Vim is a text editor for your Command Prompt (or Terminal).

To install Vim on your Windows machine, you will have to download the executable file here.

To start up Vim, you can open your Command Prompt and type vi

Vim commands:

  • Switch between command mode and insert mode.
    • To switch from command mode to insert mode and insert text at the current cursor position, pressi.
    • To switch from command mode to insert mode and insert text at the beginning of the line, pressI.
    • To switch from command mode to insert mode and insert text at the end of the line, press A.
    • To switch from insert mode back to command mode use Esc.
  • Opening new lines
    • To open a new line after the current one and begin inserting text (switching to insert mode) use o.
    • To open a new line before the current one and begin inserting text (switching to insert mode) useO.
  • Navigating in the source using hjkl
    • Navigate up a line, press k.
    • Navigate down a line, press j.
    • Navigate left a character, press h.
    • Navigate right a character, press l.
  • Save
    • To save current edits use :w (short for write).
  • Exit
    • To exit, type :q (short for quit).
    • To save and exit, type :wq.
    • To force exit without saving, type :q!.
    • To force save and exit, type :wq!.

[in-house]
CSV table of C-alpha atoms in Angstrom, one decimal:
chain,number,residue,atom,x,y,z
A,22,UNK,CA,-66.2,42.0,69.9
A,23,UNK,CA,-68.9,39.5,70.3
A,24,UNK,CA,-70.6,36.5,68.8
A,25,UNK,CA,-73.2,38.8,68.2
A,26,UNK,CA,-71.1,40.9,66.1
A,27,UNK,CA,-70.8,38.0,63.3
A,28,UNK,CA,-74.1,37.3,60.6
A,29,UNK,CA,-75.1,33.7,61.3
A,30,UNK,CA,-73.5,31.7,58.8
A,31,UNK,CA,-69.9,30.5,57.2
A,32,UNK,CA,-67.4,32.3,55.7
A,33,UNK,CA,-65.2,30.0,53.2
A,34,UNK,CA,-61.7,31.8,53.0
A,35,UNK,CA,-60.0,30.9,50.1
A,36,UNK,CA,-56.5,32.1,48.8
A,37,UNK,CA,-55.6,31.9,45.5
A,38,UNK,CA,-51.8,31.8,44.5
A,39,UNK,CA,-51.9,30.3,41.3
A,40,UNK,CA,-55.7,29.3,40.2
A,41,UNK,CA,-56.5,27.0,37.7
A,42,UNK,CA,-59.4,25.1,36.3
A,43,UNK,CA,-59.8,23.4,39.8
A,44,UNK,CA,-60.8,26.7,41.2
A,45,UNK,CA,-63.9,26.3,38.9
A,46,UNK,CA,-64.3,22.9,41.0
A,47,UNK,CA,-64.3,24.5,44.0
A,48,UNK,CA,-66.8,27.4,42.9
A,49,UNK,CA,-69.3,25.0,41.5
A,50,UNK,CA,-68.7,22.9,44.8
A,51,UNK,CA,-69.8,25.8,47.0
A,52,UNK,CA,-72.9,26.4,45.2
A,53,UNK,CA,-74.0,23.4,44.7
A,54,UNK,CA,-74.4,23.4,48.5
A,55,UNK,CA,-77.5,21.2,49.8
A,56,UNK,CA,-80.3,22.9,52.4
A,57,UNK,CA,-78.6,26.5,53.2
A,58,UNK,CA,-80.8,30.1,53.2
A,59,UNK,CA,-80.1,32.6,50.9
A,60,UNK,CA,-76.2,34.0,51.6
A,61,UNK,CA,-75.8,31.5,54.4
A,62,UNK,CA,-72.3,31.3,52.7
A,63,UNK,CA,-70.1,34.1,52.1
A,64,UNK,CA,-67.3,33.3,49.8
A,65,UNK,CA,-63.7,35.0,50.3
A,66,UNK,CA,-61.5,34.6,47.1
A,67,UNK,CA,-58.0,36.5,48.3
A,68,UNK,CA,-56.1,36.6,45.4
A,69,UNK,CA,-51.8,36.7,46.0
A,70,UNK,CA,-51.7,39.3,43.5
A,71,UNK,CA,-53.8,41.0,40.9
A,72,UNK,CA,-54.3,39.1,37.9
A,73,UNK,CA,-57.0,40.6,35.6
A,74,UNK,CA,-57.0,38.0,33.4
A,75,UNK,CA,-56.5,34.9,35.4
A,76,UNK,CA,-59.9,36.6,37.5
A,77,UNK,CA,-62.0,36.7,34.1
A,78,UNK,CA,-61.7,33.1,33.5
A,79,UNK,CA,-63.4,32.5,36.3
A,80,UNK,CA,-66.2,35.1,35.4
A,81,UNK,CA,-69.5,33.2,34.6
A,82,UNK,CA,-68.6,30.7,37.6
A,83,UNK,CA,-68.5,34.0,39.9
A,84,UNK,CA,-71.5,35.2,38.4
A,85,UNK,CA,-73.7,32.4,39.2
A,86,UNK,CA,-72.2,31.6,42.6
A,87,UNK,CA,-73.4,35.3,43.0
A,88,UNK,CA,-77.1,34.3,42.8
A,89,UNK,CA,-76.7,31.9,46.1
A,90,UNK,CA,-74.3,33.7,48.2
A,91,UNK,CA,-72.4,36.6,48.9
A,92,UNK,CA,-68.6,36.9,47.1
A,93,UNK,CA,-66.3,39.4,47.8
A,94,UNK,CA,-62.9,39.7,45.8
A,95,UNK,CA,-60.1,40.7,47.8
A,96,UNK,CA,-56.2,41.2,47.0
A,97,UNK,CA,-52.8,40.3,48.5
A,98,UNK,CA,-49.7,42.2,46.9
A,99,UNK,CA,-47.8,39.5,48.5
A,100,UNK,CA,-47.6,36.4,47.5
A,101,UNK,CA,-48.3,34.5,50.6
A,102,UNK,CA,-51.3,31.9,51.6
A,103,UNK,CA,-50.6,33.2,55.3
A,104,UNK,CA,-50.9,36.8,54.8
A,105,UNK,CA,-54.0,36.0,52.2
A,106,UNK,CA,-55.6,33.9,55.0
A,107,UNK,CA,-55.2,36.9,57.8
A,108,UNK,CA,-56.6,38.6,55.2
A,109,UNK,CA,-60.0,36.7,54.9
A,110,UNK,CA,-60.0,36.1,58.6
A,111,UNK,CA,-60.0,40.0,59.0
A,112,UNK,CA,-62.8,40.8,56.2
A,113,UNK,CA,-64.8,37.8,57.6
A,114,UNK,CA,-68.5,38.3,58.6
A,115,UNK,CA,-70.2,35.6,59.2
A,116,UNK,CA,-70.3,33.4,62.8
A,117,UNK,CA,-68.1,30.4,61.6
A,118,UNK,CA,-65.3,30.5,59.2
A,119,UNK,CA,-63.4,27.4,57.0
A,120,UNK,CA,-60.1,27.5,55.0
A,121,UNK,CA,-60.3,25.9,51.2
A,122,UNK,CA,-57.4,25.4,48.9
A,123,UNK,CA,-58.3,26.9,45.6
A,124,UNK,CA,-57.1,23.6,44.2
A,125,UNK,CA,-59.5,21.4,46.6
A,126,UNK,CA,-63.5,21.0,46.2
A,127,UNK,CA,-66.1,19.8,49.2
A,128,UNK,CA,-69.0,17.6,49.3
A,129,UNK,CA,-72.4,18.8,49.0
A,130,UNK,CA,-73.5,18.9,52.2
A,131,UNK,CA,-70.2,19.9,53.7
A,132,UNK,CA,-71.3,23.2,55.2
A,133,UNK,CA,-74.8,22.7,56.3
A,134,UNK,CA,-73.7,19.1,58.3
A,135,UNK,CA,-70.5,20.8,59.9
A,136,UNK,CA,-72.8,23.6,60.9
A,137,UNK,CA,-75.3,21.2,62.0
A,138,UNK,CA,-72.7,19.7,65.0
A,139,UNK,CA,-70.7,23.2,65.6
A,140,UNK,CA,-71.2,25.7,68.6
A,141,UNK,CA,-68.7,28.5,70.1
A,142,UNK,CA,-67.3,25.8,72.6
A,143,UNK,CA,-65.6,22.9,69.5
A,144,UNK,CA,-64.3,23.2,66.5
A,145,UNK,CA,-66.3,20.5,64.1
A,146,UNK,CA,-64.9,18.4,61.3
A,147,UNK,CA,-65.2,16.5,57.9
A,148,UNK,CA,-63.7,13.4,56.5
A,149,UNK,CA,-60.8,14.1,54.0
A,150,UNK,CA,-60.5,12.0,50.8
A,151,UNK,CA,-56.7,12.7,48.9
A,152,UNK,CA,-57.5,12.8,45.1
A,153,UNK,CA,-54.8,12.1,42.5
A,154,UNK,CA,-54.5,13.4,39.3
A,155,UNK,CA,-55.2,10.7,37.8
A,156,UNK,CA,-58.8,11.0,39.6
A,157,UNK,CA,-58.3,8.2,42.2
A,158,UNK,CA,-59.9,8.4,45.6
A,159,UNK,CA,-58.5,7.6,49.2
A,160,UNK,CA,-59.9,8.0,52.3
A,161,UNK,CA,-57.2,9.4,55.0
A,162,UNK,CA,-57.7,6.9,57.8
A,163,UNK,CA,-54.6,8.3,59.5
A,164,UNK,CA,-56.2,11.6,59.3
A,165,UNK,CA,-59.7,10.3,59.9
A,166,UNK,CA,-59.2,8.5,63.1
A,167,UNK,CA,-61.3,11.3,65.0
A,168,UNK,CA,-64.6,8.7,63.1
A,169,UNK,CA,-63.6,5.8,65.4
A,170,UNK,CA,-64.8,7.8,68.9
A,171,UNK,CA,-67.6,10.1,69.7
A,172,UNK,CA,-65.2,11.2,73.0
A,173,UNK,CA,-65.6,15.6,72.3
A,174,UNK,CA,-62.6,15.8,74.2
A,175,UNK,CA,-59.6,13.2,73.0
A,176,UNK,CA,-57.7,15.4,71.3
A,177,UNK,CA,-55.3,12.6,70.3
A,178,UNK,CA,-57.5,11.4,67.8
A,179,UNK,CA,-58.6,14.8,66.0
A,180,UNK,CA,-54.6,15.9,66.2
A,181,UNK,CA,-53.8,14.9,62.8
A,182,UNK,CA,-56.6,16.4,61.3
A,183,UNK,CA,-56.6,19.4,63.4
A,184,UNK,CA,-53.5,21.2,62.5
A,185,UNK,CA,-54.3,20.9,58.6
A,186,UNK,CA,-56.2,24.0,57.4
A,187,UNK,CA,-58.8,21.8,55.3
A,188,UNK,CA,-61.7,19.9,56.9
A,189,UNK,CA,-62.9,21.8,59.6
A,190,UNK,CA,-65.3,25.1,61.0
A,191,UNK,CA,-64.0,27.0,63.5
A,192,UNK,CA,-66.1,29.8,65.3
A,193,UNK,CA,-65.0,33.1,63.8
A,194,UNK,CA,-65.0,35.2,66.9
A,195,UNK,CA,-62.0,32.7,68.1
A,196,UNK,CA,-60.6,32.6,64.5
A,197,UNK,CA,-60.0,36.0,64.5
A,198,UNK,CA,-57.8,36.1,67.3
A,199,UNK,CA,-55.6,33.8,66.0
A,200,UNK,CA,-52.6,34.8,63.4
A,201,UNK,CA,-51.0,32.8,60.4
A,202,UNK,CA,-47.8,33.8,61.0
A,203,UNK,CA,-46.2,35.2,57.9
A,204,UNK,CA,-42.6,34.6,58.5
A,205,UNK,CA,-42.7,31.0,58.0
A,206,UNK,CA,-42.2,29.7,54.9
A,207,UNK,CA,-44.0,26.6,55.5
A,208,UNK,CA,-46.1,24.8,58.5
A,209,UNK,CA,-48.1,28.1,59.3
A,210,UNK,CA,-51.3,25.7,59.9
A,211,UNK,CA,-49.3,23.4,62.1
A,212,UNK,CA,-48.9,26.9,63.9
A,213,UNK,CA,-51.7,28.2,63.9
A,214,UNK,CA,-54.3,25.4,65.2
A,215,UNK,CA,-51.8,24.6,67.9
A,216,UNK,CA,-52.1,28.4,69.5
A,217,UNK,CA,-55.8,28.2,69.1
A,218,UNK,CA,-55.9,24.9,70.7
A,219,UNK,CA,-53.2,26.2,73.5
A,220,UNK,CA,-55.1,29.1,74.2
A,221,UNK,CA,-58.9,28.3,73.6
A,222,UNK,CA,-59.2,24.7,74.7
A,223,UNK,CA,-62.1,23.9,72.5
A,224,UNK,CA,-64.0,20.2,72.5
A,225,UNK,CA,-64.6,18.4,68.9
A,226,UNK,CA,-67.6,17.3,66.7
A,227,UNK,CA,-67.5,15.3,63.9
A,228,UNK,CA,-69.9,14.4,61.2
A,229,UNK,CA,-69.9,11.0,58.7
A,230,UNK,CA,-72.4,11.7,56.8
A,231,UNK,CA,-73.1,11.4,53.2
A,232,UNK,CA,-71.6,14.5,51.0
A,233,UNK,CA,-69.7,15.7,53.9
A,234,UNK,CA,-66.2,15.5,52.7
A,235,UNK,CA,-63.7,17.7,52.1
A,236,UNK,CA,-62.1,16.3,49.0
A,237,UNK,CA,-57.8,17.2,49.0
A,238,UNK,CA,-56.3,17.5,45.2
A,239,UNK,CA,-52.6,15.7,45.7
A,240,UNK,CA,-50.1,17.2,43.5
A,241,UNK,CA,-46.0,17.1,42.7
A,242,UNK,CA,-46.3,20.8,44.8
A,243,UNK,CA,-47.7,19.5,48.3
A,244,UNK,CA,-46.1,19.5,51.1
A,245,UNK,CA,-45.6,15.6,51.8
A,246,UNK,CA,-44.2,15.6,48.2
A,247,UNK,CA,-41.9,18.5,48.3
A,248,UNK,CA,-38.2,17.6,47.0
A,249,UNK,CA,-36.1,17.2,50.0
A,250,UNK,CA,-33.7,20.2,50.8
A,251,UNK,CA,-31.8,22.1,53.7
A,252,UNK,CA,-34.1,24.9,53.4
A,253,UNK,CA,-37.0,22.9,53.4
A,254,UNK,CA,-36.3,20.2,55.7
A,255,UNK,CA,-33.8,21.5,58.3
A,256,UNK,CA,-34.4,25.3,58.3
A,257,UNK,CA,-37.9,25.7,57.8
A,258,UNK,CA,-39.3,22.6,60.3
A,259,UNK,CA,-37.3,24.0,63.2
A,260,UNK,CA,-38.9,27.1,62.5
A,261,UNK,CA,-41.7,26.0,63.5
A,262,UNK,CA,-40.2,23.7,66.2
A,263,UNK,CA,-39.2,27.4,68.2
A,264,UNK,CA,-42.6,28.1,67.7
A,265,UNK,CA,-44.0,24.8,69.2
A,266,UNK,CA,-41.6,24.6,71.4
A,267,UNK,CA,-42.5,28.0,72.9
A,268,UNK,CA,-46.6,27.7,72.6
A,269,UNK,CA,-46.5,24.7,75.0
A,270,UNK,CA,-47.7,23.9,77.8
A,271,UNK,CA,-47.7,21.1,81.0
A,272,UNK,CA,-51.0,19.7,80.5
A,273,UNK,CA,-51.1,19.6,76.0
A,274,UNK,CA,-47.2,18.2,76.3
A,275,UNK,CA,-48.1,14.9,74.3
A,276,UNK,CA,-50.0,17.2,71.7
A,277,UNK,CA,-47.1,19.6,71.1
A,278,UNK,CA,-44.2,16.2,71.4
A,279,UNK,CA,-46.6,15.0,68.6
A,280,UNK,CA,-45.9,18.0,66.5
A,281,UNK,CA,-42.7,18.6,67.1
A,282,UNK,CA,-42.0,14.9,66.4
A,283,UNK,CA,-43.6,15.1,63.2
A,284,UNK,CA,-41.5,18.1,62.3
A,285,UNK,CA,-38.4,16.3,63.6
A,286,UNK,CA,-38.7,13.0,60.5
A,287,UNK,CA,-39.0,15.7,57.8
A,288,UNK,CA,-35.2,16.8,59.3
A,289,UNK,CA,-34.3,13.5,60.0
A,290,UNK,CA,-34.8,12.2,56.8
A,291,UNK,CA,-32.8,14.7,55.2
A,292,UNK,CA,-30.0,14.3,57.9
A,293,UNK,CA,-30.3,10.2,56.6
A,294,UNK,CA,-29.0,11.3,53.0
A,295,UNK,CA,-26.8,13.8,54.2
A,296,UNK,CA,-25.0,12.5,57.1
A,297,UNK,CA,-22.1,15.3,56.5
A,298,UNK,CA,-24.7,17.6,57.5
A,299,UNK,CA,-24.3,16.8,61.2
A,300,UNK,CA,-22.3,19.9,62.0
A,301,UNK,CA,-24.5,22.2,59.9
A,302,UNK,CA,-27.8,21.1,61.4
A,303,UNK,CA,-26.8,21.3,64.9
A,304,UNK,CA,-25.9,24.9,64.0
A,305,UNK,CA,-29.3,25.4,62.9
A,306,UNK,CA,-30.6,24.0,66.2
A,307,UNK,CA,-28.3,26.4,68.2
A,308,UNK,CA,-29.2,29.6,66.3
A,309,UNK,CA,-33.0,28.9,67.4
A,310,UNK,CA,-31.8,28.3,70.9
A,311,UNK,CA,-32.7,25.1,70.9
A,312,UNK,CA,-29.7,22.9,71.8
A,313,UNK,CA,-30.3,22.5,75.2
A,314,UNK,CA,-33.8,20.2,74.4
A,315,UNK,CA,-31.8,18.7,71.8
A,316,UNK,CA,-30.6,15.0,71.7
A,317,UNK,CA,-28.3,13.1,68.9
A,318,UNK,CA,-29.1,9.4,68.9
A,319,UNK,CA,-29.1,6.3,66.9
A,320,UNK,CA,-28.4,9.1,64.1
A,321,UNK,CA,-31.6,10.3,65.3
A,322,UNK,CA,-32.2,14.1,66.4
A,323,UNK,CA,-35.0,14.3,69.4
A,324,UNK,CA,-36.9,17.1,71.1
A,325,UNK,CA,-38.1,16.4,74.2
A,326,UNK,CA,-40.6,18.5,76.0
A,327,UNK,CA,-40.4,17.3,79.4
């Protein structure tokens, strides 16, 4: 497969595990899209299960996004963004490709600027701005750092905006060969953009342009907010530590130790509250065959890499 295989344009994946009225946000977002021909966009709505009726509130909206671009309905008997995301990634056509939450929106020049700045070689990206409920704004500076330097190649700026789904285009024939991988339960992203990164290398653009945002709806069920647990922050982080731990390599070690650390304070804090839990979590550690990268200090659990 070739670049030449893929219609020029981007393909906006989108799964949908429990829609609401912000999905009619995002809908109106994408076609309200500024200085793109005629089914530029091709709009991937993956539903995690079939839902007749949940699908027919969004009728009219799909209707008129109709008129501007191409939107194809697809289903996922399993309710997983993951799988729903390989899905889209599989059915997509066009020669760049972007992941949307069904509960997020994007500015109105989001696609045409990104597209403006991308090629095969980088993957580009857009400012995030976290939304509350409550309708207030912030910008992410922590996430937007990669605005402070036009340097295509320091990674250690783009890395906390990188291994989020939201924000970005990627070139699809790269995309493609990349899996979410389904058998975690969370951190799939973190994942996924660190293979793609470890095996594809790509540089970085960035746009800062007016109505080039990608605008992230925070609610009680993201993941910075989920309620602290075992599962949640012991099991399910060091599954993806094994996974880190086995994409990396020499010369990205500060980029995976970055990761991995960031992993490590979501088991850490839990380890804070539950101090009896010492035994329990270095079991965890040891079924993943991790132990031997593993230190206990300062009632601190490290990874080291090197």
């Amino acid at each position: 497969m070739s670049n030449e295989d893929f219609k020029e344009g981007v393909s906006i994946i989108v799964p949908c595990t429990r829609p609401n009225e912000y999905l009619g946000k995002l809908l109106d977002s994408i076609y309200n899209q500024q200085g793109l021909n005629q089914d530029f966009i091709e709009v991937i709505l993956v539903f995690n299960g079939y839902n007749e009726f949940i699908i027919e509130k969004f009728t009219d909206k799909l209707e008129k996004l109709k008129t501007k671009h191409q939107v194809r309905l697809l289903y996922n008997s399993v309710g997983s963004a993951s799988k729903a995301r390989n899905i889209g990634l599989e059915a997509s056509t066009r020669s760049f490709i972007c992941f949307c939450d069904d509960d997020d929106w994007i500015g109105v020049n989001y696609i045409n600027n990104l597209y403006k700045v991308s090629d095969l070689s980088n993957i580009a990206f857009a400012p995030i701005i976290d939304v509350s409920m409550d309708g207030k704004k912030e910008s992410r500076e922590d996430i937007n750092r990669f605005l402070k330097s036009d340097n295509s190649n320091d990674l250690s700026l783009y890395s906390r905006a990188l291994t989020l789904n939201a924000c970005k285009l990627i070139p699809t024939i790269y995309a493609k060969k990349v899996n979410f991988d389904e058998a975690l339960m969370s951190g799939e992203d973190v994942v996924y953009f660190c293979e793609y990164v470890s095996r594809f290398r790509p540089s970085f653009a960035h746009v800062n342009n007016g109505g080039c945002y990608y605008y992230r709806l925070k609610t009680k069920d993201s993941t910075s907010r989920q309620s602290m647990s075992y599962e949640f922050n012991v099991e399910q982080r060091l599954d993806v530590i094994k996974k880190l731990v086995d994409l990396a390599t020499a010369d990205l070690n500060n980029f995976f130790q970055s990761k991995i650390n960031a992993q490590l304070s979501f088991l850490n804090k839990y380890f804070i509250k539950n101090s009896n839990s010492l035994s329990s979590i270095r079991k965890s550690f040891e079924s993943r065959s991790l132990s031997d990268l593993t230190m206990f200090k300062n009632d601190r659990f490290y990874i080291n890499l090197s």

• Undo
    • To undo last edit use u.
  • Redo
    • To redo use CTRL + r.
  • Copy and paste
    • To select a block of a text, Ctrl + v to switch to the visual mode, then select a block using the directional keys (hjkl).
    • To copy the selected block, yy (yank line).
    • To paste the selected block, p (paste).
    • To paste before cursor,P.
  • Tab complete
    • To use tab completion, CTRL + p.
  • Move to beginning and end of a file
    • To move to the beginning of the line, 0.
    • To move to the end of the line,$.
  • Substitute/Replace
    • To substitute the character under the cursor, type r followed by the character you will substitute.
    • To switch to replace mode use Shift + r and start typing.
  • Combine operators (like delete) with motions (like end of word)
    • As mentioned, Vim commands are composable. So you can combine operations like delete/change/copy with motions like beginning/end of word/line.
    • To delete to the end of the word, type dw.
    • To delete to the end of the line, type d$.
    • To delete the text within quotes, double quotes, parentheses, brackets use di', di", di(, di{, respectively.
    • To copy to the end of the word, type yw
  • You can type a number before the command to execute it multiple times
    • To delete 4 lines, type 4dd.
  • Repeat last command by typing ..
  • Jump to specific position in a file.
    • To jump to the beginning of a file use gg.
    • To jump to the end of a file use G.
    • To jump to the specific line in a file use 8gg (8 is the line number).